Such idolatry is what haunts persons /societies at large , with pain /divsions , wars and all such !

The saints had heroically dealt with many such …and in the long line of connections, may be some of them might even have been persecuted by persons in our own very familiy lines , leading to 'curses ’ of a sort - asking them to pray for us would be sort of like what Job did for his friends ,to increase the power of love /role of the saints and benefitting us , to be in that love as well !

Asking Bl.Mother to fill us with her love , to fill the other with that love is a good way to withstand the burning arrows of the enemy which often can try to take one to moments of pain, injustice etc , as a means to rob one of the truth of God’s of love ; The Fathe rknew same well and thus , gives us a Mother to keep us close, in The KIngdom !

Glory be !

Yes and more…it has Jewish roots:

calledtocommunion.com/2012/08/relics-saints-and-the-assumption-of-mary/

*The first real blow to this interpretation came when I read Peter Brown’s book, The Cult of Saints: Its Rise and Function in Latin Christianity.
Brown challenged my view that the place of saints and relics in the church was a mere holdover from paganism, and that the practice was somehow peripheral to true Christianity. Instead, Brown painted a picture of ancient Christianity and paganism in which relics were indispensable to the former, and repulsive to the latter. Far from a holdover from paganism, the place of relics in the Church appeared as something intensely Jewish, Hebraic, and Old Testament. Pagans, like Julian-the-Apostate, found the practice revolting and legislated against it. (Paganism, with its notions of ritual purity, had strictly delimited the realm of divine worship and neatly separated it from the realm of corpses and the dead.)
*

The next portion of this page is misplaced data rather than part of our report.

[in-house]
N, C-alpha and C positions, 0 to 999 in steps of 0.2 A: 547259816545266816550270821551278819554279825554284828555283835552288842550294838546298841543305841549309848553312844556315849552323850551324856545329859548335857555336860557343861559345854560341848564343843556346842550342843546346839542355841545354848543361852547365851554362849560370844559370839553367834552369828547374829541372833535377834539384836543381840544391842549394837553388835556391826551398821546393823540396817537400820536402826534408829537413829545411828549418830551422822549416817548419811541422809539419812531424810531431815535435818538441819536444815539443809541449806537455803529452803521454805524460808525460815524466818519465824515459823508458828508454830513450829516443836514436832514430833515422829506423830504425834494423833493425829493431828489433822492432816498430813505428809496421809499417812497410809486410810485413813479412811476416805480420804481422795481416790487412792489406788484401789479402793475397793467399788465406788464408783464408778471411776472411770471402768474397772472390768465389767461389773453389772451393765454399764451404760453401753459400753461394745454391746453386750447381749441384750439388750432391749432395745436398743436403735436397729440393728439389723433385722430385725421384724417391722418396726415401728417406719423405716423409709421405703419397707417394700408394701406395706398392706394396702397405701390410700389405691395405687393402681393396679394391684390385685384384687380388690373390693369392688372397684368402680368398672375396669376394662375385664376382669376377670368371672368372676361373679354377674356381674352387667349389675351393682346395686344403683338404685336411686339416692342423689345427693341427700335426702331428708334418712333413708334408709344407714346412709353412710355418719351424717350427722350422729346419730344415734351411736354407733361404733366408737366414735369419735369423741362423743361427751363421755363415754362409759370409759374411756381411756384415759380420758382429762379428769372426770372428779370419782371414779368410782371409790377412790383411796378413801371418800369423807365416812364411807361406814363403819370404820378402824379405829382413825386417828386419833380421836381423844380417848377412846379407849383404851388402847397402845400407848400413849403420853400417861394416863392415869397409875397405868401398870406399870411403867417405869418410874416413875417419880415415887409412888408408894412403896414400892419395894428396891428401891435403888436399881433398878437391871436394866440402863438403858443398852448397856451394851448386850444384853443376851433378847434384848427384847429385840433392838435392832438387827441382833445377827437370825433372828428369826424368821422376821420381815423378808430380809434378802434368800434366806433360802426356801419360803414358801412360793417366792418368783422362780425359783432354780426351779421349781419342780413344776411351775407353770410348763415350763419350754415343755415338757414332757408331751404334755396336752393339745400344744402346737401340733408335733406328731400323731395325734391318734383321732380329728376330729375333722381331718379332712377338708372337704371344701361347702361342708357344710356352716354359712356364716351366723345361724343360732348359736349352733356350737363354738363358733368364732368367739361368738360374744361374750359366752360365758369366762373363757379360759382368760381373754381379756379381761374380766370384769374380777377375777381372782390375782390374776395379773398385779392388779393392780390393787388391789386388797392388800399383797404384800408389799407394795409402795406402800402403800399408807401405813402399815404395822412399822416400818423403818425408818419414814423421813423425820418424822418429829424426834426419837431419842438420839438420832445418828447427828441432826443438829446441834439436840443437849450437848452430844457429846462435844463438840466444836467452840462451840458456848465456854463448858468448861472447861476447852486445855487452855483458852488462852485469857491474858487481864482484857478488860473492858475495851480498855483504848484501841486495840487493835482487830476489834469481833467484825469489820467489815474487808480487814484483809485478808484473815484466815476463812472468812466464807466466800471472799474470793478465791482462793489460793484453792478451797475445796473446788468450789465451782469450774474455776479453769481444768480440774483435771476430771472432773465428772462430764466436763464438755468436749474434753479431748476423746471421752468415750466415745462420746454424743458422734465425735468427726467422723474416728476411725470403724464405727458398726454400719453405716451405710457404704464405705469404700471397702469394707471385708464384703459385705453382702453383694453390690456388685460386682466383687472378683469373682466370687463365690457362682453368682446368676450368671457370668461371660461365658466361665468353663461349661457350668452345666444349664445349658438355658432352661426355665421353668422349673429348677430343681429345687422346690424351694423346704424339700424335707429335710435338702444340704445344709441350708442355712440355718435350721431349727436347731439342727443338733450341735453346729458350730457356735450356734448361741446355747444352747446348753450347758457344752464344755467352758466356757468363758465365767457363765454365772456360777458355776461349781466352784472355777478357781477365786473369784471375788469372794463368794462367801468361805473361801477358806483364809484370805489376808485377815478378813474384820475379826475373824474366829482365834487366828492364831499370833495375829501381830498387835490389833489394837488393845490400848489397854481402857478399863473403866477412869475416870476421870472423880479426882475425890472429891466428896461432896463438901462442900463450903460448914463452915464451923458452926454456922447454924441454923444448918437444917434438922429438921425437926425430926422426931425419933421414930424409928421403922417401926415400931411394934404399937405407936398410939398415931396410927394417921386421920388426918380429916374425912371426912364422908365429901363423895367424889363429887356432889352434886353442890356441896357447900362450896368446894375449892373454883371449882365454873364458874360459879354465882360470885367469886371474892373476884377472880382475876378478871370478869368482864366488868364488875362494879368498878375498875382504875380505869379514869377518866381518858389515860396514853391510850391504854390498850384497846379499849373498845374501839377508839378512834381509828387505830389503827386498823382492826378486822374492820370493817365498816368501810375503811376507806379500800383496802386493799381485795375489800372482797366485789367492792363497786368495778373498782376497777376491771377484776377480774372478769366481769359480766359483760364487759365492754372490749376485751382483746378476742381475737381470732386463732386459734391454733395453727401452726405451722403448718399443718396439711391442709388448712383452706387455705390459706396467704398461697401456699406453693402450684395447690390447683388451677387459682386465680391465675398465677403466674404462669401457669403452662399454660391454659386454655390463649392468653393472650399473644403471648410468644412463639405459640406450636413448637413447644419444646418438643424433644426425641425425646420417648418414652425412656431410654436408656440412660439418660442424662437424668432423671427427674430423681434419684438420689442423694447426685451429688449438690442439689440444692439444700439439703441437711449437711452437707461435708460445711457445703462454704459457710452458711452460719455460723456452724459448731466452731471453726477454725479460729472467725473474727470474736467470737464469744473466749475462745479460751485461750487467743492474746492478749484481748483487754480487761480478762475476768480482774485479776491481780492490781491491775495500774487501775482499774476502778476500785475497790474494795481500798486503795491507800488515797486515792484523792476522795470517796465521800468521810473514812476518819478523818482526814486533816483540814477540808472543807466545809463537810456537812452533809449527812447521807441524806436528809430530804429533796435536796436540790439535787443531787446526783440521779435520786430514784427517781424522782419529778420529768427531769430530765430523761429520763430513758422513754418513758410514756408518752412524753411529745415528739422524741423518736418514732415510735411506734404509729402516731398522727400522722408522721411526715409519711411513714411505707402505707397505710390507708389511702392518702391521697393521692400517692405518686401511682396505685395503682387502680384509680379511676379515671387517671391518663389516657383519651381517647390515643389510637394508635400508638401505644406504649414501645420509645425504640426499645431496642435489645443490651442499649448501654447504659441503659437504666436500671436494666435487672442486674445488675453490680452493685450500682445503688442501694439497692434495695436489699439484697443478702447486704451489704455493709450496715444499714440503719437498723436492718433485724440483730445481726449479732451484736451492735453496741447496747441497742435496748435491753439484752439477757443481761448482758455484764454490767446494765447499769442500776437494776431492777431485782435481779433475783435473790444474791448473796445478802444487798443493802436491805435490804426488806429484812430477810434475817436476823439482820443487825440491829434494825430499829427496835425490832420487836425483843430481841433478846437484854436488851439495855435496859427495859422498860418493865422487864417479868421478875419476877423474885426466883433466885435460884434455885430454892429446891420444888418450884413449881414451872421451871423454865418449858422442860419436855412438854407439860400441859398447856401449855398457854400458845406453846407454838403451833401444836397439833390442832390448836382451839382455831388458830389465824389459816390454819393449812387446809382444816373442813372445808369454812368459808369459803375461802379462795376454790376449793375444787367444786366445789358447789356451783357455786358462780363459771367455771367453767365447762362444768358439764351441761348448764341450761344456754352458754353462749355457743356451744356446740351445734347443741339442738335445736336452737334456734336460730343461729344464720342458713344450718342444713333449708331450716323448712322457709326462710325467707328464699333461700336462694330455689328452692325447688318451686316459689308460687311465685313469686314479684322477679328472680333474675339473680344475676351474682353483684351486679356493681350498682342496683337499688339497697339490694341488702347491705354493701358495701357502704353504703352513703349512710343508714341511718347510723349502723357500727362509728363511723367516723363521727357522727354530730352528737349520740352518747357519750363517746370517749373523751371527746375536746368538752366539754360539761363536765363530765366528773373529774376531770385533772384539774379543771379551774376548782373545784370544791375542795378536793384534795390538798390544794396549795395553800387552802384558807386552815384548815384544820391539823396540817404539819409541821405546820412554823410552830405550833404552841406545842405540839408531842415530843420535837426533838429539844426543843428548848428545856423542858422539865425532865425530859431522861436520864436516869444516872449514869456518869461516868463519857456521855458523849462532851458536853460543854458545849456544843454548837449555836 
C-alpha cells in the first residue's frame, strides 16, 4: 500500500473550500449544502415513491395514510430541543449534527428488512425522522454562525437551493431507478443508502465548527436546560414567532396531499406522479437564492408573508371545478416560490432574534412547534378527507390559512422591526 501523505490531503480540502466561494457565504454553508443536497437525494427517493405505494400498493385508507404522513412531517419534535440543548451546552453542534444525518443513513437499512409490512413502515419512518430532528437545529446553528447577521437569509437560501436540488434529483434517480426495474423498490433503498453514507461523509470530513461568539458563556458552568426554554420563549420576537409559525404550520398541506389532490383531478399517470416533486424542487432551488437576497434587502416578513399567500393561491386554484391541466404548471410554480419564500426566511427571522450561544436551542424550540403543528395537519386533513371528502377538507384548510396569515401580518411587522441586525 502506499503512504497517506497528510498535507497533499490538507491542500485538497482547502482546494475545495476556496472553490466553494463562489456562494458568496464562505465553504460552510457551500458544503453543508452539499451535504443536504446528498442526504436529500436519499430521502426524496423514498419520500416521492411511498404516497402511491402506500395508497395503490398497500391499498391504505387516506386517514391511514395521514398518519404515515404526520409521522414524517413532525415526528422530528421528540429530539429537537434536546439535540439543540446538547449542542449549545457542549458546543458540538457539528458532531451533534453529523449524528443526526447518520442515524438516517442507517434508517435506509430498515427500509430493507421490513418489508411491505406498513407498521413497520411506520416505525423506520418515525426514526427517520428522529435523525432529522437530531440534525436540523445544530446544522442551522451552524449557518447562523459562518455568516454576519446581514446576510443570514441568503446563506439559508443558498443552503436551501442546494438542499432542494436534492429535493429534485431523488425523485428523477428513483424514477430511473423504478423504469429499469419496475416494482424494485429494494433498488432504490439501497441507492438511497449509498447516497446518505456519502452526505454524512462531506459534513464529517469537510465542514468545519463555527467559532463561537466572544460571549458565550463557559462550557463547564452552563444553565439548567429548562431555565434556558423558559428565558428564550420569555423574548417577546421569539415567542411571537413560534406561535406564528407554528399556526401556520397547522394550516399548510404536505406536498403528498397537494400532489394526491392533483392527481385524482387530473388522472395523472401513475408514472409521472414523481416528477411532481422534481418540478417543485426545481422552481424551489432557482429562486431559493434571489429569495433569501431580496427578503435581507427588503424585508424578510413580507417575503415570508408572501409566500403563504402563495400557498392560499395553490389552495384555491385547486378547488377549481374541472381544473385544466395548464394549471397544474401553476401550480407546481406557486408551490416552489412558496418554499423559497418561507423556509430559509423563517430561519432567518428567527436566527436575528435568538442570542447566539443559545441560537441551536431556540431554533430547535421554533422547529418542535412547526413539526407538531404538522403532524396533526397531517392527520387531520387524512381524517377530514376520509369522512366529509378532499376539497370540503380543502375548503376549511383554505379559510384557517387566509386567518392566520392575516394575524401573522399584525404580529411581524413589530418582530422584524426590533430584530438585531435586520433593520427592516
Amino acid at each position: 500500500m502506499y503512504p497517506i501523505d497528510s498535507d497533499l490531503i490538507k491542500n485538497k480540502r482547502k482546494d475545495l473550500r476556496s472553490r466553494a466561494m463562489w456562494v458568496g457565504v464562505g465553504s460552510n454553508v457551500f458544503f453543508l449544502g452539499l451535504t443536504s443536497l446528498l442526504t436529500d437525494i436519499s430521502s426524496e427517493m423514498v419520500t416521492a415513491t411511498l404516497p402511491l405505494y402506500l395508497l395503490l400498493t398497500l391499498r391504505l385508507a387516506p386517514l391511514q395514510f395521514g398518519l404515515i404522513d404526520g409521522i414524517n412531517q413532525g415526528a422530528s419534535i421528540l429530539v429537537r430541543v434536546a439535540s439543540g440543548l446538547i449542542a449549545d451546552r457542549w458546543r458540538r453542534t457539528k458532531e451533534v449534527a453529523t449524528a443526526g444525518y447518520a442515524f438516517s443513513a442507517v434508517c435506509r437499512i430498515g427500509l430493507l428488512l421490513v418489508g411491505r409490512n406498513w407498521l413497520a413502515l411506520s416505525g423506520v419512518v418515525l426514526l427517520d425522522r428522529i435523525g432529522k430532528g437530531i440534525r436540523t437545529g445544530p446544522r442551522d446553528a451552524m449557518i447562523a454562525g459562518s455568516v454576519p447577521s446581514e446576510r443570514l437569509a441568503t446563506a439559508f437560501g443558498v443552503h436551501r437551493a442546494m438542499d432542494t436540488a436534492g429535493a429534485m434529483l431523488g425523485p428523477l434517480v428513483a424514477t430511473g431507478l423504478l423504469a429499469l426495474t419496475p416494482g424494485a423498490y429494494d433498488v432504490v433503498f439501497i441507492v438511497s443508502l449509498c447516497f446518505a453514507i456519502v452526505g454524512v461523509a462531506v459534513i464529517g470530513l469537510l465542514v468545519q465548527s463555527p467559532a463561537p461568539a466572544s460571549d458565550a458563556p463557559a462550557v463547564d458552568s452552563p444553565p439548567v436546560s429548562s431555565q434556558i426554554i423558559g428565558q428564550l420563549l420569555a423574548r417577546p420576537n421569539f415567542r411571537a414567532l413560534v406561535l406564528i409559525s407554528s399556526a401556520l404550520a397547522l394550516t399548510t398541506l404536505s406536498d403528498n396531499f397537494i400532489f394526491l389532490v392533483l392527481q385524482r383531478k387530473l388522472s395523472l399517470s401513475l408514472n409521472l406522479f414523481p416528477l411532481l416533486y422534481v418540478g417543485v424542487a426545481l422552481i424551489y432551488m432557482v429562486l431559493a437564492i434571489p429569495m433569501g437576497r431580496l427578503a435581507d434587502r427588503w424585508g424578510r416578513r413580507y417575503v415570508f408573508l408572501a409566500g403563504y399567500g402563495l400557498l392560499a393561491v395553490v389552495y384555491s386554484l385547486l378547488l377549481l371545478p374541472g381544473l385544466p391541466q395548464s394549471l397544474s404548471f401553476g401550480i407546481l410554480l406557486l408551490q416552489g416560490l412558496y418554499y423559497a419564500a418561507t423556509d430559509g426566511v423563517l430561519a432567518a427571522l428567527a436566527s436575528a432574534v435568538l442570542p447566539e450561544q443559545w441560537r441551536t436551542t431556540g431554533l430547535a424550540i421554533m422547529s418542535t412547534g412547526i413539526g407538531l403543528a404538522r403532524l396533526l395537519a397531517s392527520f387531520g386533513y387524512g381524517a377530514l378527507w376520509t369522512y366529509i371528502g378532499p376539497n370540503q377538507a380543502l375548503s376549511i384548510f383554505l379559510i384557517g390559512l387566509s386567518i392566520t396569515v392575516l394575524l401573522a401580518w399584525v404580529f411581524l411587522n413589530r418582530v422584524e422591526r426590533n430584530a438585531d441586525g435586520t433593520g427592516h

ldsguy2catholic.wordpress.com/

*In the Introduction to the book, titled “How I Discovered the Jewish Origins of Catholicism”, essentially giving an overview of his conversion to Catholicism after being a priest in another faith, Dr. Marshall recounts an experience he had talking with a Rabbi in a hospital waiting room (Dr. Marshall was visiting someone as a priest), who told him that Jews believe that “if someone is suffering and you invoke the name of his or her mother in prayer, God will be more merciful in granting your prayer for that person“. Dr. Marshall then goes on to make a connection with the Catholic veneration of the Virgin Mary, and goes on from there:

If Jews believed that invoking the mother of someone caused God to be more gracious in answering an intercession, then wouldn’t the name of Mary be worth invoking? Even more, Mary wasn’t just an ordinary mother. She was the only person ever created who could speak to God about our Son. That’s when it hit me. Catholic devotion to Mary is not merely based on sound Christological arguments. Veneration for the Blessed Mother is not just only in the writings of the early Church. Reaching back even further, the Church reveres and invokes the Blessed Mother because it inherited the Jewish custom of showing profound reverence for the spiritual role of the mother in a family. The rabbi’s answer was a surprising confirmation that Catholic customs are rooted in a Jewish understanding of reality.

Thank you for this ; good to see the light of truth anywhere and how that infused truth leads to deeper understandings of the truth ; Incarnation and the bestowing of His Spirit , through The Passion , hearts thus freed ever more deeply from enemy pacts with its hatreds and lies , give us the role , power and respeonsibilty ,in His holy Priesthood, to thus join hearts , for good ; thus reciting the powerful words of blessing in the Hail Mary , has to be seen as one such maginificent blessing ;